Endocrine Abstracts (2008) 15 P245

A pituitary mass presenting post-partum: the management challenge

Vooi-Lee Loh & Matthew Oldfield


Kingston Healthcare NHS Trust, Kingston, Surrey, UK.


A 41-year-old woman presented to her optician 3 weeks post-partum with frontal headaches and visual blurring. On examination, a bitemporal hemianopia was found.

She had previously been under our care with autoimmune hypothyroidism diagnosed 3 years earlier on the basis of symptoms and confirmatory biochemistry – TSH 10.9 mU/l, T4 10.6 pmol/l, TPO 66 (<50). This had been adequately replaced throughout pregnancy, which had been uneventful until the final 10 days when she developed vague headaches, lethargy and dizziness. The delivery itself was uneventful.

At urgent review, her headaches, dizziness and lethargy as well as her visual field abnormalities had improved. Tests in outpatients revealed normal electrolytes and gonadotrophins. She had been unable to breast feed and her prolactin was inappropriately low (441 mU/l). Response to synacthen was sub-optimal (peak cortisol 544 nmol/l). An urgent MRI of the pituitary revealed a diffusely enlarged gland touching both cavernous sinuses and impinging on the optic chiasm. The stalk itself appeared normal.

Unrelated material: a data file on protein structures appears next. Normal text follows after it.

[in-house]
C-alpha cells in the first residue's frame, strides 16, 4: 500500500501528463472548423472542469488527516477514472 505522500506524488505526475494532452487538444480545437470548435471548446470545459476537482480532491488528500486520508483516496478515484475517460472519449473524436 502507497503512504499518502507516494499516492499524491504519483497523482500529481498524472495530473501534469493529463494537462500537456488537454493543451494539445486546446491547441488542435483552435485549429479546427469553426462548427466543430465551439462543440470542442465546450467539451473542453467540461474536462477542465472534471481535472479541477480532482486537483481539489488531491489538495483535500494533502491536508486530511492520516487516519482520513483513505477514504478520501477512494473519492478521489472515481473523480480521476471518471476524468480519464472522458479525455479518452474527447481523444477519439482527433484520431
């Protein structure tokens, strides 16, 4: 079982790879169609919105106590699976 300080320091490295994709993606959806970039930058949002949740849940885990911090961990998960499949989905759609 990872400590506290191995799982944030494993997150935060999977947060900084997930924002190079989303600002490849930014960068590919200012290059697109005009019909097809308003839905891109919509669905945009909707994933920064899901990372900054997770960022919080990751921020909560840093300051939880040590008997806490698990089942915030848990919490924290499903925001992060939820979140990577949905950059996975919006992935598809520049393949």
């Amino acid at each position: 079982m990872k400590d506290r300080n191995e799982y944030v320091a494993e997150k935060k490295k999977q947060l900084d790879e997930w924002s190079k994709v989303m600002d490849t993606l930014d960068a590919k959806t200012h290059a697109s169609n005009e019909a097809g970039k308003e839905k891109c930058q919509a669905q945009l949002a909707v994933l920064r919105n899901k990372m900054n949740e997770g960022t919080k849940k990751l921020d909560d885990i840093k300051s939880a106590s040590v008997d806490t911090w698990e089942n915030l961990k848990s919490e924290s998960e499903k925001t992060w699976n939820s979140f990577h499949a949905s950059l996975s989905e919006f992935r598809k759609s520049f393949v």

Given the clinical context, a diagnosis of probable lymphocytic hypophysitis was made and she was commenced on hydrocortisone. Subsequent dynamic pituitary function testing revealed deficient gonadotrophin (peak LH 5, FSH 12 IU/l), GH (peak GH 5.7 mU/l) and ACTH responses (peak cortisol 102 nmol/l at 90 min). She was commenced on oestrogen replacement in addition to her hydrocortisone and her levothyroxine dose adjusted to 100 mcgs/day. Serial MRI scans showed shrinkage of the pituitary gland to below normal size over the subsequent 6 months and formal visual perimetry demonstrated a return to normal visual fields. She remains well and desires further pregnancies.

This case illustrates the need to be alert to other pathologies in the peri-partum period and the importance of the clinical context in making the correct diagnosis.

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